Most American civil defense films were shot on tight budgets with an aim to achieve one of two goals, to inform and motivate viewers to volunteer or to teach technical procedures (such as radiological monitoring or rescue) to specialized audiences. A select few, however, were granted the financing and creative leeway to develop into entertainment productions as well, often with the understating that such films would later be broadcast on national television stations. Such was the intent of the Office of Civil Defense (OCD) when it released Town of the Times in 1963. With an ambitious narrative, use of famous actors and popular music, as well as a willingness to criticize government policy, Town of the Times is incredibly unique in the genre of Cold War preparedness films. Set in a town "just across the county line", the film stars Ralph Meeker as George McCardle and Larry Gates as William Groves, school board members who clash over the implementation of a public fallout shelter system. Each man is portrayed as a pillar of the community and each brings potent arguments to support his respective side.
McCardle, an insurance salesman, sees constant reminders of the threat of nuclear war. The theater across from his office plays The Day the Earth Caught Fire. A news stand features Time Magazine with a furious Nikita Khrushchev on the cover. Area teenagers jive to Peter Scott Peters little known song Fallout Shelter. Acknowledging a cultural immersion with the atomic threat, McCardle, who also narrates, takes a moment to express his disdain for private fallout shelters in the home, which he equates with locking out one's neighbors. Instead, he fiercely advocates for public shelters, the ultimate insurance in the event of disaster. Groves, on the other hand, views fallout shelters, particularly in schools, as an encouragement of war. He argues they are a costly expense, absorbing resources better spent on hiring more teachers and obtaining better educational facilities. The issue comes to a dramatic head when Groves wins over the "town council" by presenting a long list of programs and resources which students will have to do without in order to fund a budget for fallout shelter construction and maintenance. Angry and looking to prove a point, McCardle later refuses to sell Groves an insurance policy, arguing that any man who won't invest in insurance for the survival of the local population's future, doesn't need a personal policy. Later that evening, Groves makes passionate statements to his wife about how the process of seeking shelter is nothing more than humanity abandoning its responsibility to maintain peace. He is finally swayed when his wife admits she will not feel safe until their daughter has somewhere to go if an enemy attack occurred while school was in session. Groves quickly changes his position and addresses a skeptical crowd at town hall to express his support for public shelter.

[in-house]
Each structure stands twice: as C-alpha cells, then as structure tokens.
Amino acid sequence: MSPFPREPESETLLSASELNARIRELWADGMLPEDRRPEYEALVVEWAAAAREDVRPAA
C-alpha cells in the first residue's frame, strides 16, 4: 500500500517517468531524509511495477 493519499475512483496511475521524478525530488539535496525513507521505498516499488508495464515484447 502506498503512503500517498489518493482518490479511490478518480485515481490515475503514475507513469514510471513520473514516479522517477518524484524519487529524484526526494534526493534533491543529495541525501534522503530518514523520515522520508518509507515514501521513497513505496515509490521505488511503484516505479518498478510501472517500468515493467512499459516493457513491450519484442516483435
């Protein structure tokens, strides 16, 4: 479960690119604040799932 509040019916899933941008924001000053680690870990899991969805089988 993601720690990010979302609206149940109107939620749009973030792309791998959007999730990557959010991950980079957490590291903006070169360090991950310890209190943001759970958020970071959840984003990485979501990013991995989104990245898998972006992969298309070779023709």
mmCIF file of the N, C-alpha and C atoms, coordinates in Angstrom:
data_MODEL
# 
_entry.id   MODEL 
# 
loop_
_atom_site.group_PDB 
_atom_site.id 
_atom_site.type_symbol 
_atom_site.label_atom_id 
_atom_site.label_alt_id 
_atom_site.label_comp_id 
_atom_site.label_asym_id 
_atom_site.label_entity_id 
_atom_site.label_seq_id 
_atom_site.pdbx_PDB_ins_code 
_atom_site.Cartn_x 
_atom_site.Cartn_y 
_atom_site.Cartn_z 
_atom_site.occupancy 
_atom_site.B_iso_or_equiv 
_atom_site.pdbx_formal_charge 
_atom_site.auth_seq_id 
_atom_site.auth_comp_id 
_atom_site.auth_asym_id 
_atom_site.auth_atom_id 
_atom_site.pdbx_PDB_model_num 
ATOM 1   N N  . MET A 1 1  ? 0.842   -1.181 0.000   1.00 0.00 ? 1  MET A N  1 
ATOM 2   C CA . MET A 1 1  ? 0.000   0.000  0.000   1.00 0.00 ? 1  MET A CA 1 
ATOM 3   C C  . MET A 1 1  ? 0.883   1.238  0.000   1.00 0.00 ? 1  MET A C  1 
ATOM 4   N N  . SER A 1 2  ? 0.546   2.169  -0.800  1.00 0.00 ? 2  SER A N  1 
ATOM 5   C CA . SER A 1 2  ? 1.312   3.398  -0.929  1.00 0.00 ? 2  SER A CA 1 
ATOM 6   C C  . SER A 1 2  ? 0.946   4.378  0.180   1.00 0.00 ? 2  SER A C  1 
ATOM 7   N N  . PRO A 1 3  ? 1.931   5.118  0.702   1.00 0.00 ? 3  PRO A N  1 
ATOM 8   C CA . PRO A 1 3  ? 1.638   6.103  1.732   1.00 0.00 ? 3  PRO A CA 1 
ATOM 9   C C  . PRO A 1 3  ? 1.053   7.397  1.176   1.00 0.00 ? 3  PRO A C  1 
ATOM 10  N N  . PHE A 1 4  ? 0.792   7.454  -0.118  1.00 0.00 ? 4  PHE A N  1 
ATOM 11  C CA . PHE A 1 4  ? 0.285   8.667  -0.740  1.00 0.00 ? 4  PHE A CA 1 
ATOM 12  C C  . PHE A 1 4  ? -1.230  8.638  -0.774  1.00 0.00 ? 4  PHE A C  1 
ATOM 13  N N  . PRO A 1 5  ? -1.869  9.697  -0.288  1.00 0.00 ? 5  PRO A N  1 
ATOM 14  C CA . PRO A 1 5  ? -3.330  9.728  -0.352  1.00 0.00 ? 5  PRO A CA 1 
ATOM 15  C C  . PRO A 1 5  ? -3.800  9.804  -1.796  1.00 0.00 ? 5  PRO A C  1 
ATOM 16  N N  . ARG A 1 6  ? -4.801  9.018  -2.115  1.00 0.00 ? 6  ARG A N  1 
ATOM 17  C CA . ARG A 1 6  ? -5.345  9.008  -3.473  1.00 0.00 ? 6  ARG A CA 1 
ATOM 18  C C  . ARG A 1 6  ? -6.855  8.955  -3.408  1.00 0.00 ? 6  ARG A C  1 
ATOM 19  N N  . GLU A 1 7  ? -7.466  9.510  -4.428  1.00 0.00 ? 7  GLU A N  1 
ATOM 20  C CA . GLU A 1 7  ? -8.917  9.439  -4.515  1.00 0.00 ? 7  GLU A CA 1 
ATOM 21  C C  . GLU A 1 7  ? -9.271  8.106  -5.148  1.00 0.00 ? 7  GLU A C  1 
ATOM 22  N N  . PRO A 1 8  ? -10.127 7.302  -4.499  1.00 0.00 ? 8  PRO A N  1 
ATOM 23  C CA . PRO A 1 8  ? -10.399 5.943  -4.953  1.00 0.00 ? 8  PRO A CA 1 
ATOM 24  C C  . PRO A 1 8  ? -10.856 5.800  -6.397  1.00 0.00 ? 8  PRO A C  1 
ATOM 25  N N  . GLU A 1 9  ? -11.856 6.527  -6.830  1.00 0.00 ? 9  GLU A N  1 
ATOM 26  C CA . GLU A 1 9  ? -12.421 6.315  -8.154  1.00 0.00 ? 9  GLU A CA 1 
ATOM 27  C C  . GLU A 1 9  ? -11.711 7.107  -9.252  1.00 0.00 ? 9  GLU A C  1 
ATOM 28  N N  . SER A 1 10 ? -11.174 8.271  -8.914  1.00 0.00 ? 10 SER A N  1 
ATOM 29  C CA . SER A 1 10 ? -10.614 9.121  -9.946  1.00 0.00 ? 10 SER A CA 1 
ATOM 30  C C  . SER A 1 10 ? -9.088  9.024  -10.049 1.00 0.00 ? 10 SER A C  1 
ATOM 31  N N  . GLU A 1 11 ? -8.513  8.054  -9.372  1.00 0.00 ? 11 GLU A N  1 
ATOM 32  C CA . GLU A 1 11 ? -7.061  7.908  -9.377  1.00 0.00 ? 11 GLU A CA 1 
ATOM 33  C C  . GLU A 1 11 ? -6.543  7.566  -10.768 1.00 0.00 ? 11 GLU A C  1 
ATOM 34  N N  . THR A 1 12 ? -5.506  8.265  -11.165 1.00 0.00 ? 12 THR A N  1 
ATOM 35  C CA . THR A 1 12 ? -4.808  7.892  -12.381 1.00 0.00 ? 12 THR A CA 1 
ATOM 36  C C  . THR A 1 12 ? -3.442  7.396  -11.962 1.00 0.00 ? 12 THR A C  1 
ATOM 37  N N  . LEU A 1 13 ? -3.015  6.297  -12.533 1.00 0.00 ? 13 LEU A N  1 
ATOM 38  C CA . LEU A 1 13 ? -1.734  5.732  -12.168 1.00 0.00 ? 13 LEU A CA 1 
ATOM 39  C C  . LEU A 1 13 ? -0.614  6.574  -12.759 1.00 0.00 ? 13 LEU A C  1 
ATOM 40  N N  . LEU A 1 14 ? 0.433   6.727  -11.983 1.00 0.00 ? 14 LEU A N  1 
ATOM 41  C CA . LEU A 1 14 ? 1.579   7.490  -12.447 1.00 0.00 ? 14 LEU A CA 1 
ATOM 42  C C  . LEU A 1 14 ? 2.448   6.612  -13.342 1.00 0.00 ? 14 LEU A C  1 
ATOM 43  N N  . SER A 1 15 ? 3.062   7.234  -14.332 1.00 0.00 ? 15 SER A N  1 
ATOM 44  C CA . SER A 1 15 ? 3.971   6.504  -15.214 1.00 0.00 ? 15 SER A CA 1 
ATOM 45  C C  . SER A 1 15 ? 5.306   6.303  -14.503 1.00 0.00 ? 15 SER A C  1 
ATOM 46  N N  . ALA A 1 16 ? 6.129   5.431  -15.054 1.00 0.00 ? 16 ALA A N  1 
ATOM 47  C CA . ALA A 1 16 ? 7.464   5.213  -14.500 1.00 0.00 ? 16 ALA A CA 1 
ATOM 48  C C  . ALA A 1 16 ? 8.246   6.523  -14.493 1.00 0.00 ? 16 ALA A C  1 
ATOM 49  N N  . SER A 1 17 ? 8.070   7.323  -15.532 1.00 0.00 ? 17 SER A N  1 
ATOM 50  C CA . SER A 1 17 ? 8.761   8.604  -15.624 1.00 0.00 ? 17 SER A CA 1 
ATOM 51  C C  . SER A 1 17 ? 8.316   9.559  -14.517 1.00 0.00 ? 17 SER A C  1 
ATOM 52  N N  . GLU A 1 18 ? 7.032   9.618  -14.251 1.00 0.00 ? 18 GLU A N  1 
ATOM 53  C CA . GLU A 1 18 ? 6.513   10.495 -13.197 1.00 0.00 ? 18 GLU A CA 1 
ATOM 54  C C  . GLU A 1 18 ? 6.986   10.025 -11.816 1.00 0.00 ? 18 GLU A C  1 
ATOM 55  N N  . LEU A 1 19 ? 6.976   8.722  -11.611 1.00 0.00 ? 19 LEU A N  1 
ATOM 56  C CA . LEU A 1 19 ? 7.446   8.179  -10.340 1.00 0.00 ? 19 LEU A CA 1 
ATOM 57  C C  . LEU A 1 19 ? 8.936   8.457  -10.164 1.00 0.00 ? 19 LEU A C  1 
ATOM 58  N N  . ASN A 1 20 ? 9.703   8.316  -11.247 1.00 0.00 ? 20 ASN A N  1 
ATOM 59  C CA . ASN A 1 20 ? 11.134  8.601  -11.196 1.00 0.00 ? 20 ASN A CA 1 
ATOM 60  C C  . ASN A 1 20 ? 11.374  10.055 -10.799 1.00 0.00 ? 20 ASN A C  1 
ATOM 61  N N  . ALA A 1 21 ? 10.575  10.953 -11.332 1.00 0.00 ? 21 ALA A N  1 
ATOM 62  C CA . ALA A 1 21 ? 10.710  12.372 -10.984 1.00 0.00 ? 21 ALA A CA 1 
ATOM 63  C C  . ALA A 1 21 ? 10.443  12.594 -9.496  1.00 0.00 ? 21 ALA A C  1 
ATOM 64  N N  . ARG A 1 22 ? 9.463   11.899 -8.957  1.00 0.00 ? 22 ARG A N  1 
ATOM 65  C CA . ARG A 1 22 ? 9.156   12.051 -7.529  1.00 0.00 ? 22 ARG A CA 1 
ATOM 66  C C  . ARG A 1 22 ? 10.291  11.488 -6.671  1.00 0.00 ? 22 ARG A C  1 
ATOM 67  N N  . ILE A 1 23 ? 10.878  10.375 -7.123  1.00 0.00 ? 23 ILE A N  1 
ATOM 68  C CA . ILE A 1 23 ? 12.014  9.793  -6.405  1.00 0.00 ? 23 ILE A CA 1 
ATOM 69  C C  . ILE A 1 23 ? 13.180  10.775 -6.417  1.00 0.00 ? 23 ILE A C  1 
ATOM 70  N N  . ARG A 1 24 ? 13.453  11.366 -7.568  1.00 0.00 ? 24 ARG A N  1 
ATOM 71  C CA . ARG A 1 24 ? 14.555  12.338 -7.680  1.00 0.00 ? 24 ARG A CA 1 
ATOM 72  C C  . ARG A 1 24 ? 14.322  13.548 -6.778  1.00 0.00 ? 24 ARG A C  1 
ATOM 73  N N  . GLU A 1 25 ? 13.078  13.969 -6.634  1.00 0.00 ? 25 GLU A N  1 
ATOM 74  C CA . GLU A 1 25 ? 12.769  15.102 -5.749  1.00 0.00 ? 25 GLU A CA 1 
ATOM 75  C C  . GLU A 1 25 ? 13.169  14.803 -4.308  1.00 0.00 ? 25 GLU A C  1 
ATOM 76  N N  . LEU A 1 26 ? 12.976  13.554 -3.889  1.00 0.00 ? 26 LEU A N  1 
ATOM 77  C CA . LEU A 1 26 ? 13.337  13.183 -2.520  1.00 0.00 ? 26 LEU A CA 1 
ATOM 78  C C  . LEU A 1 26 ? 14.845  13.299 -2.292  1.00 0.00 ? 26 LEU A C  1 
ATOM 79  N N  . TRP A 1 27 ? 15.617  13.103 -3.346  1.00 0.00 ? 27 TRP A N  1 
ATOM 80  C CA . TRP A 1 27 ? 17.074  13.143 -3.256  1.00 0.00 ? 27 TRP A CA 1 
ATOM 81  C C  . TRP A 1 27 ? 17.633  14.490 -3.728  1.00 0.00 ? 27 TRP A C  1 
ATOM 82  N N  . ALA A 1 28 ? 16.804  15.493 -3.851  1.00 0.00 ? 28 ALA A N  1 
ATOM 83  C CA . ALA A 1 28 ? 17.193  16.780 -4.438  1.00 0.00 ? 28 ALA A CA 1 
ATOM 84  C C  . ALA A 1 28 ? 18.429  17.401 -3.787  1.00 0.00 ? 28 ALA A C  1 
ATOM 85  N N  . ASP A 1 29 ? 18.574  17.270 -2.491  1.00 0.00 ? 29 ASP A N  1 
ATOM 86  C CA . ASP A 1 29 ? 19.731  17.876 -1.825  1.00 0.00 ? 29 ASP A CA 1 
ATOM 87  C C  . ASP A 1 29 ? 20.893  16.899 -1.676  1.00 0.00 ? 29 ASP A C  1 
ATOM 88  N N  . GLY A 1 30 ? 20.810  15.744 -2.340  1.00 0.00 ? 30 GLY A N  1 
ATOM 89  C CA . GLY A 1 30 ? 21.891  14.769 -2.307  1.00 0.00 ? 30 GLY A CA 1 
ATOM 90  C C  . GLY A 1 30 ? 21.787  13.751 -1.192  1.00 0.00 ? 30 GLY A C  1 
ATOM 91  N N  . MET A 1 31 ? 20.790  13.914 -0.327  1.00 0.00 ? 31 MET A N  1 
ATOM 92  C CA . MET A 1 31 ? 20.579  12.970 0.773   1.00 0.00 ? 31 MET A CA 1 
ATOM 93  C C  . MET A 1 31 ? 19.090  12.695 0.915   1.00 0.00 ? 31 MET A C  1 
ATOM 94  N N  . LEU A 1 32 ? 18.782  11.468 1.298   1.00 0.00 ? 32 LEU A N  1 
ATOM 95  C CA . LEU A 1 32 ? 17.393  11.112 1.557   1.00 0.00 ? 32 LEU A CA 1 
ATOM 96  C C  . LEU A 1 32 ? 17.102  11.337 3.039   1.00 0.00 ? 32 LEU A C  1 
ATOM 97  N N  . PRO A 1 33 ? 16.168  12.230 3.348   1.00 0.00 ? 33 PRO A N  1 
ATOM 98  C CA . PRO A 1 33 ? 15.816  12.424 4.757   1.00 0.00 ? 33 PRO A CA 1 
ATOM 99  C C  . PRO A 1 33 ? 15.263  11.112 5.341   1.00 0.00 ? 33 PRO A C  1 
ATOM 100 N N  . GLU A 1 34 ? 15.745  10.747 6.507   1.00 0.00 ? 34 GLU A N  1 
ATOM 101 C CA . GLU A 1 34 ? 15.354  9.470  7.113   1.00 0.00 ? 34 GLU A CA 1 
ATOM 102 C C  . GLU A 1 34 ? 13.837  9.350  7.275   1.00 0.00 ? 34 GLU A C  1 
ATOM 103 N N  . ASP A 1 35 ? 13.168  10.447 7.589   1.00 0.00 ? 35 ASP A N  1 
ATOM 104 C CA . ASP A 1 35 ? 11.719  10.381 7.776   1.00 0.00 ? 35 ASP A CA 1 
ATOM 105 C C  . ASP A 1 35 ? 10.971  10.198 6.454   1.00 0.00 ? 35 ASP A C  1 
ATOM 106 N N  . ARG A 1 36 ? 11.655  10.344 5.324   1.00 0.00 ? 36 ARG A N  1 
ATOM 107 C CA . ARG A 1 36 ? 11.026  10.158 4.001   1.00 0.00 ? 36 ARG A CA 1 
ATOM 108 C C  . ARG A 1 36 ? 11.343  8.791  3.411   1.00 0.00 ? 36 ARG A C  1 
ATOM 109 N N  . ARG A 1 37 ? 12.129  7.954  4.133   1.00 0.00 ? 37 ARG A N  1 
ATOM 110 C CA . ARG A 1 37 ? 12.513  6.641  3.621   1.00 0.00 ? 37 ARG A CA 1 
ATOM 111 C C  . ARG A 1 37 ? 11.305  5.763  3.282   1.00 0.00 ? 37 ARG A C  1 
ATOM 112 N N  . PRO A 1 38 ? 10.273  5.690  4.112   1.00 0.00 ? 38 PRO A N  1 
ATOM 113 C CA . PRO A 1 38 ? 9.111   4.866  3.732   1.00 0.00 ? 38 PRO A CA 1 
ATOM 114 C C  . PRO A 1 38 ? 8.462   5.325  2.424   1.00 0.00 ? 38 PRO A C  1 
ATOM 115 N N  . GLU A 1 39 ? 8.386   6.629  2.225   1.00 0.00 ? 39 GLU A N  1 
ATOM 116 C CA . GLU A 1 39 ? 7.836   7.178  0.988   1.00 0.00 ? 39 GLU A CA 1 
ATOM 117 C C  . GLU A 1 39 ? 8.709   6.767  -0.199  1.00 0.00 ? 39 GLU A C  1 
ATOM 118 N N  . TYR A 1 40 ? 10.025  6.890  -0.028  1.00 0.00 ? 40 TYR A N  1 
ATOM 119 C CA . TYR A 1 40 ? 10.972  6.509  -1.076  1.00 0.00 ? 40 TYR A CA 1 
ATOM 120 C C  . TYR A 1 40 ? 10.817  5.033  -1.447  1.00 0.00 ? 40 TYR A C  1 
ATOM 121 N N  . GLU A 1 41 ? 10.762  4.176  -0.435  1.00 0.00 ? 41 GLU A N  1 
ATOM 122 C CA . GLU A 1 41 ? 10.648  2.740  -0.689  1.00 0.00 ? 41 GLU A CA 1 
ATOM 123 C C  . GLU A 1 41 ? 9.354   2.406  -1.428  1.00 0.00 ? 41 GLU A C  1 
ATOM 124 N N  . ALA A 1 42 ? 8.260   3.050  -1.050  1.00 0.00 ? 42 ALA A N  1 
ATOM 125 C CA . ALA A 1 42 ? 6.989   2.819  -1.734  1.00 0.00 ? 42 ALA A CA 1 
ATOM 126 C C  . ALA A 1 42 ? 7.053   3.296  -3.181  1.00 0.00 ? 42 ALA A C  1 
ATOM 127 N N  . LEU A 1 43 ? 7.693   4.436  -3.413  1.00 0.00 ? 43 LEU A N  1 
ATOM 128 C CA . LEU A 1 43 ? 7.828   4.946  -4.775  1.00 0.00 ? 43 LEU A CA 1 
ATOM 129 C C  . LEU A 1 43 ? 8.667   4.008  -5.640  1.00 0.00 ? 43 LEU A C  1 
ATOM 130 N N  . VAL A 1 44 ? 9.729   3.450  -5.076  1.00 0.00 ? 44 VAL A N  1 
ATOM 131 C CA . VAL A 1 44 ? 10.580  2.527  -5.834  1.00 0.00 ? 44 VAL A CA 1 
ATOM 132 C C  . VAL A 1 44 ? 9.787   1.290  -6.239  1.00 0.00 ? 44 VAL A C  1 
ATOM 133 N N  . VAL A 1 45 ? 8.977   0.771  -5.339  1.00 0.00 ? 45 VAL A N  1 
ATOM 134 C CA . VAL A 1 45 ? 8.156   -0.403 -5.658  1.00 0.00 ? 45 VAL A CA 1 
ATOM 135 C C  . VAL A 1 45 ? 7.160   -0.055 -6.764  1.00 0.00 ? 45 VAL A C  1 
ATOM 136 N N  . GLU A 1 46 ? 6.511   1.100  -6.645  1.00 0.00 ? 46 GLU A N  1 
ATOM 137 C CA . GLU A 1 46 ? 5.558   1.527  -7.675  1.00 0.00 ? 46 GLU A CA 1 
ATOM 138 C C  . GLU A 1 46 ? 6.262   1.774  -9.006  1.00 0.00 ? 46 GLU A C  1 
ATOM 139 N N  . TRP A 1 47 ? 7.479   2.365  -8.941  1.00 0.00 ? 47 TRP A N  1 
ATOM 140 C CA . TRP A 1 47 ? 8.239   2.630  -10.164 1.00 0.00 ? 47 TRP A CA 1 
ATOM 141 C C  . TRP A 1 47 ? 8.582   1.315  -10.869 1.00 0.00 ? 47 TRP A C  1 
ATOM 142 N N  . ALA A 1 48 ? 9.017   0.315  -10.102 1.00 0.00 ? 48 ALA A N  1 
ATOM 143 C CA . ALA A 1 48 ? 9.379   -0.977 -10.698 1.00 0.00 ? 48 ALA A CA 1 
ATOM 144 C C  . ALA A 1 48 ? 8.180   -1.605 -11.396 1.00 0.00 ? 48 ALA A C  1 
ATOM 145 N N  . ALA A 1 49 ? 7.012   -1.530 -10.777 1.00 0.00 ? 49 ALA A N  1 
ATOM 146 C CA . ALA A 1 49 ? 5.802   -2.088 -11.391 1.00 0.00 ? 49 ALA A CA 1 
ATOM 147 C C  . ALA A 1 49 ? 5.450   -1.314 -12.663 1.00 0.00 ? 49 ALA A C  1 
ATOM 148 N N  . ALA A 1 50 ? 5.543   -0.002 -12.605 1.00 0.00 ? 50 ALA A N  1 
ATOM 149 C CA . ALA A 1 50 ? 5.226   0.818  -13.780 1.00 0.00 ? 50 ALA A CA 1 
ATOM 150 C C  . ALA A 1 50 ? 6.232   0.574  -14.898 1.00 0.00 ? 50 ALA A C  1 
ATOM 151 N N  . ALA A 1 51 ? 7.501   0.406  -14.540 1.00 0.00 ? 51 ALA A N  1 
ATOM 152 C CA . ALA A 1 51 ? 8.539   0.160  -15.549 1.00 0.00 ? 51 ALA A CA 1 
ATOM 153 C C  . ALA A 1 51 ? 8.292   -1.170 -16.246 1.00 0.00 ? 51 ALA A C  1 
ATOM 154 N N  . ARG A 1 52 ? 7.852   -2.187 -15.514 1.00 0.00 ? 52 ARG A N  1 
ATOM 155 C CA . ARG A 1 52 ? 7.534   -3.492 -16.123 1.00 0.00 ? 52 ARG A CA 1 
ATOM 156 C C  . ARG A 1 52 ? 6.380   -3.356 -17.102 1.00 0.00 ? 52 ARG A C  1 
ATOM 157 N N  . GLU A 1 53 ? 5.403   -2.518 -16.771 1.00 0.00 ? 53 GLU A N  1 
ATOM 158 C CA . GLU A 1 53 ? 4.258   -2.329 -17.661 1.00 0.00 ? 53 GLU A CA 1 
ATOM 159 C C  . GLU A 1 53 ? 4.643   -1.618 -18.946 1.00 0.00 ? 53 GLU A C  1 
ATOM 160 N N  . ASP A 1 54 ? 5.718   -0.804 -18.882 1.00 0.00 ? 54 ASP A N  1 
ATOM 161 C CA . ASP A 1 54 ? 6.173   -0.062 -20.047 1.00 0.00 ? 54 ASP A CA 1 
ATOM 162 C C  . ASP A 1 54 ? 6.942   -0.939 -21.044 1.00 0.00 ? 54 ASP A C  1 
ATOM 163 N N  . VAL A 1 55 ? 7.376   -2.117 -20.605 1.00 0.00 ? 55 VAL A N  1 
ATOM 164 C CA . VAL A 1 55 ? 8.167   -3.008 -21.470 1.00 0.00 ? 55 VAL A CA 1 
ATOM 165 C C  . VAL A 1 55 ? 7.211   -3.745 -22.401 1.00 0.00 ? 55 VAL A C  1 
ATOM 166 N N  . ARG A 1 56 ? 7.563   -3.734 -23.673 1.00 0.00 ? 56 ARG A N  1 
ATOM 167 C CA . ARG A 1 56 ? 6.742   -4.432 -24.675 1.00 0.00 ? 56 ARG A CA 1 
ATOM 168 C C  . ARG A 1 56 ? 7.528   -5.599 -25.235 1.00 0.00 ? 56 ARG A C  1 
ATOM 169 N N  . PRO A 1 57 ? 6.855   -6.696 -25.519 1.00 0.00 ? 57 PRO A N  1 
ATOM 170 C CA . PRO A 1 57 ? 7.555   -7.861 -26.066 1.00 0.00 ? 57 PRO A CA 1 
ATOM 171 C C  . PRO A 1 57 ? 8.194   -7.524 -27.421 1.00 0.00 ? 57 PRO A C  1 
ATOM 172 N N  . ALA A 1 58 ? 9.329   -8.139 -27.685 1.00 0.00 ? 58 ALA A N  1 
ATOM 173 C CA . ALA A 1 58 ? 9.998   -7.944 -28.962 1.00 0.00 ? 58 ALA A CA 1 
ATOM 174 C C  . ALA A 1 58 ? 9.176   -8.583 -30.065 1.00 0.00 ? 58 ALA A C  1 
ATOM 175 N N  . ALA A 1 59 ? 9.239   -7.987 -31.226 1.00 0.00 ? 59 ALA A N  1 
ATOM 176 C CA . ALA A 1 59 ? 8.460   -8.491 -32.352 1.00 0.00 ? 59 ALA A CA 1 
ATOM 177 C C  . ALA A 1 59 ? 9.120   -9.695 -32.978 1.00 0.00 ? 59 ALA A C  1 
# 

Neither Ralph Meeker nor Larry Gates were strangers to atomic-themed productions when they went to work on Town of the Times. Meeker is perhaps best remembered for his role in the noir classic Kiss Me Deadly, where he plays a hard-boiled private eye chasing weaponized uranium. Larry Gates previously starred as Dr. Bill Stockton in the infamous Twilight Zone episode "The Shelter". There, he is the only man on his block to build a bomb shelter, and he must deny access to his neighbors upon warning of a possible enemy air raid. When the all clear signal sounds, he tries in vain to motivate his lethargic friends to take steps to ensure their safety. In Town of the Times, Gates' character is unique because he echoes the beliefs of many vocal government critics of the 1960's, particularly the idea that fallout shelters encouraged a false sense of survivability. Characters with such attitudes in most OCD films are portrayed as oafish and ignorant, and often learn hard lessons about the value of civil defense preparation. William Groves, however, is a dignified and well spoken man, with the ability to sway his town's opinion. His conversion to a supporter of public fallout shelters by the end of the films, then, is much more impactfull. The effort and expense which went towards making Town of the Times was well spent. It would enjoy favorable longevity and could still be rented or purchased from government catalogs well into the 1970's.
Town of the Times may be viewed in its entirety, HERE.